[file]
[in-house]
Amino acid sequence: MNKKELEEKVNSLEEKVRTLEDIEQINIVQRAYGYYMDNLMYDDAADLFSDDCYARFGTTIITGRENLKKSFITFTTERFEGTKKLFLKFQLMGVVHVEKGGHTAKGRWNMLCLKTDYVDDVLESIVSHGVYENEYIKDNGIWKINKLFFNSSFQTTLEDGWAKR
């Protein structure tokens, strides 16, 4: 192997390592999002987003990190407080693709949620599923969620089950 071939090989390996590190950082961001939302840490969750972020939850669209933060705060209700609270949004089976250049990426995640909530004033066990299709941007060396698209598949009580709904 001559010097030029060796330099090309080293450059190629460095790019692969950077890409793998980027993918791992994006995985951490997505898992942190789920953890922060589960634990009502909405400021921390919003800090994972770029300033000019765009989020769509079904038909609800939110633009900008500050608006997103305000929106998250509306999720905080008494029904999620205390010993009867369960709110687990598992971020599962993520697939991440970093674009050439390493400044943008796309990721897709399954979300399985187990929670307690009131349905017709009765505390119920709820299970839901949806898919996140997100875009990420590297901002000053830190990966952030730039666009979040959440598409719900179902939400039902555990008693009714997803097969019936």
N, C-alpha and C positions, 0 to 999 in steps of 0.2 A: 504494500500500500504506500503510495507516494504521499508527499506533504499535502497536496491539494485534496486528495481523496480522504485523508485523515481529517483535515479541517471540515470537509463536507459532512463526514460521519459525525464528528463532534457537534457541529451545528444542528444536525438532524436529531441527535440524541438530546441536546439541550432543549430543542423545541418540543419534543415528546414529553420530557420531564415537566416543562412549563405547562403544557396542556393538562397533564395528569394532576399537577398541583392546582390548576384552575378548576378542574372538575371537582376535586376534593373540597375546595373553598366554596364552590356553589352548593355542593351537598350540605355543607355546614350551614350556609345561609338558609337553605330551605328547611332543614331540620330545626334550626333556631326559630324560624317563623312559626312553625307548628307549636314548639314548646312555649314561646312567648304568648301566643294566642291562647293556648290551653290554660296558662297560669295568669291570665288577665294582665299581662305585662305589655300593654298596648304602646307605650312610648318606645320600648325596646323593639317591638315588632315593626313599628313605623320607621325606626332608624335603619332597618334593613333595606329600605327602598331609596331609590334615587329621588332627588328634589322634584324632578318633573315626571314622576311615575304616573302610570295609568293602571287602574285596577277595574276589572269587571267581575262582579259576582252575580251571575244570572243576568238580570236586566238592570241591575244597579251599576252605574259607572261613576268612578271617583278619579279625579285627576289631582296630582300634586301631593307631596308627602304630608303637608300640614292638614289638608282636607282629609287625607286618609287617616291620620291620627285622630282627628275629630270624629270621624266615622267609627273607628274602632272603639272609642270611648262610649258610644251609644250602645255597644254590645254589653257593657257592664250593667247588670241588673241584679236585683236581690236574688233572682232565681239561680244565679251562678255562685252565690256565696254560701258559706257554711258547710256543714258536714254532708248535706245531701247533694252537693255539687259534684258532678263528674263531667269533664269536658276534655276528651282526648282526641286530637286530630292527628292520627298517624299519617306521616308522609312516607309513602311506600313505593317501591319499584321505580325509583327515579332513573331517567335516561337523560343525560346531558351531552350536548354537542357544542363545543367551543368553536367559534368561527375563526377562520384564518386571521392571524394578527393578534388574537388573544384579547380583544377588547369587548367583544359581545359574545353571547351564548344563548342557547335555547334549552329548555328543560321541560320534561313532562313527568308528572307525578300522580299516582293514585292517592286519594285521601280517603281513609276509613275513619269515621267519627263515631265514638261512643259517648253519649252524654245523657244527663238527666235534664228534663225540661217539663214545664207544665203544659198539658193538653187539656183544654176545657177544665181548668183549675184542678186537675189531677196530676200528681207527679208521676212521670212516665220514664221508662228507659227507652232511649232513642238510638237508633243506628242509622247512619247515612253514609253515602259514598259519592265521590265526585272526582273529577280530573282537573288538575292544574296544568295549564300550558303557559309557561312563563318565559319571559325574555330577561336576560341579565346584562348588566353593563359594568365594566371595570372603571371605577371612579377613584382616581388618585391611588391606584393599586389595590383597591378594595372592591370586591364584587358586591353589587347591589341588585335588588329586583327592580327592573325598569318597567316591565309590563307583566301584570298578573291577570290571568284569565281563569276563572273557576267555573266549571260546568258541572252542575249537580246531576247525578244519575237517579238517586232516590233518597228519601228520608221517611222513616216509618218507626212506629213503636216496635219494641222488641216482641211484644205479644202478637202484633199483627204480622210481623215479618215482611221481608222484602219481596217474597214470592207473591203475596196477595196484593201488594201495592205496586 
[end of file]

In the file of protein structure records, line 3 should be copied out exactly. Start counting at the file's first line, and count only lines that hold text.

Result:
């Protein structure tokens, strides 16, 4: 192997390592999002987003990190407080693709949620599923969620089950 071939090989390996590190950082961001939302840490969750972020939850669209933060705060209700609270949004089976250049990426995640909530004033066990299709941007060396698209598949009580709904 001559010097030029060796330099090309080293450059190629460095790019692969950077890409793998980027993918791992994006995985951490997505898992942190789920953890922060589960634990009502909405400021921390919003800090994972770029300033000019765009989020769509079904038909609800939110633009900008500050608006997103305000929106998250509306999720905080008494029904999620205390010993009867369960709110687990598992971020599962993520697939991440970093674009050439390493400044943008796309990721897709399954979300399985187990929670307690009131349905017709009765505390119920709820299970839901949806898919996140997100875009990420590297901002000053830190990966952030730039666009979040959440598409719900179902939400039902555990008693009714997803097969019936």